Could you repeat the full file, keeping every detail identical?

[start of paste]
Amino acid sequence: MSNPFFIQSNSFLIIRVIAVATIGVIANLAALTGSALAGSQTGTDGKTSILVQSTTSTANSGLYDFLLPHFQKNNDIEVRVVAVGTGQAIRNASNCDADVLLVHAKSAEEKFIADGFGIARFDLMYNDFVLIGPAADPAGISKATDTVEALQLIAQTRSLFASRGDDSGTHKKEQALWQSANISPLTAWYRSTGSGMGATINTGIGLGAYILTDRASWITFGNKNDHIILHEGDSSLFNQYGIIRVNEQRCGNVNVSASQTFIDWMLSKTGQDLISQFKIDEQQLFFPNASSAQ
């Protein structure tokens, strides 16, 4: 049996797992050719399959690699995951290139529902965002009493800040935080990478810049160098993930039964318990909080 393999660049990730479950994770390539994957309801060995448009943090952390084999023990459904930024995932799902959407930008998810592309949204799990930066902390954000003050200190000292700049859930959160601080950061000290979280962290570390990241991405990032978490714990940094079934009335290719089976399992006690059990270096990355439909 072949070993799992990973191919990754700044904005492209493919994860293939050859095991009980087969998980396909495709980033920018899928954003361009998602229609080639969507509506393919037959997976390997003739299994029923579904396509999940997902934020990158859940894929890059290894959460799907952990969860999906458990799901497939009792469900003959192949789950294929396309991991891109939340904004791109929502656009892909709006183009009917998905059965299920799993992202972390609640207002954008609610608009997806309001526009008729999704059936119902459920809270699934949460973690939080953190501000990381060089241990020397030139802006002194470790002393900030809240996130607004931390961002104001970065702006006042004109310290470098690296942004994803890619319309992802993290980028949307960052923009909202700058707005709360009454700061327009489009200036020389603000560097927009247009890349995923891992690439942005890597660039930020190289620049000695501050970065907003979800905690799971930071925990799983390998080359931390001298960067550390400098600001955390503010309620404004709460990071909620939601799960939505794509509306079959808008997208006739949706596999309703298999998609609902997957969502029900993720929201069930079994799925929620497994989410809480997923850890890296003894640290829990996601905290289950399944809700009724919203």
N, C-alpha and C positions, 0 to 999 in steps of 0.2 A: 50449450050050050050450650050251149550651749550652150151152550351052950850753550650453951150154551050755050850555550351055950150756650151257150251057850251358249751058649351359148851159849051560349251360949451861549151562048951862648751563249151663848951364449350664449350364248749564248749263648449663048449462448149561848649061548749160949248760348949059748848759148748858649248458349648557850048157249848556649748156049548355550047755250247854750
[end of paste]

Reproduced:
Amino acid sequence: MSNPFFIQSNSFLIIRVIAVATIGVIANLAALTGSALAGSQTGTDGKTSILVQSTTSTANSGLYDFLLPHFQKNNDIEVRVVAVGTGQAIRNASNCDADVLLVHAKSAEEKFIADGFGIARFDLMYNDFVLIGPAADPAGISKATDTVEALQLIAQTRSLFASRGDDSGTHKKEQALWQSANISPLTAWYRSTGSGMGATINTGIGLGAYILTDRASWITFGNKNDHIILHEGDSSLFNQYGIIRVNEQRCGNVNVSASQTFIDWMLSKTGQDLISQFKIDEQQLFFPNASSAQ
């Protein structure tokens, strides 16, 4: 049996797992050719399959690699995951290139529902965002009493800040935080990478810049160098993930039964318990909080 393999660049990730479950994770390539994957309801060995448009943090952390084999023990459904930024995932799902959407930008998810592309949204799990930066902390954000003050200190000292700049859930959160601080950061000290979280962290570390990241991405990032978490714990940094079934009335290719089976399992006690059990270096990355439909 072949070993799992990973191919990754700044904005492209493919994860293939050859095991009980087969998980396909495709980033920018899928954003361009998602229609080639969507509506393919037959997976390997003739299994029923579904396509999940997902934020990158859940894929890059290894959460799907952990969860999906458990799901497939009792469900003959192949789950294929396309991991891109939340904004791109929502656009892909709006183009009917998905059965299920799993992202972390609640207002954008609610608009997806309001526009008729999704059936119902459920809270699934949460973690939080953190501000990381060089241990020397030139802006002194470790002393900030809240996130607004931390961002104001970065702006006042004109310290470098690296942004994803890619319309992802993290980028949307960052923009909202700058707005709360009454700061327009489009200036020389603000560097927009247009890349995923891992690439942005890597660039930020190289620049000695501050970065907003979800905690799971930071925990799983390998080359931390001298960067550390400098600001955390503010309620404004709460990071909620939601799960939505794509509306079959808008997208006739949706596999309703298999998609609902997957969502029900993720929201069930079994799925929620497994989410809480997923850890890296003894640290829990996601905290289950399944809700009724919203």
N, C-alpha and C positions, 0 to 999 in steps of 0.2 A: 50449450050050050050450650050251149550651749550652150151152550351052950850753550650453951150154551050755050850555550351055950150756650151257150251057850251358249751058649351359148851159849051560349251360949451861549151562048951862648751563249151663848951364449350664449350364248749564248749263648449663048449462448149561848649061548749160949248760348949059748848759148748858649248458349648557850048157249848556649748156049548355550047755250247854750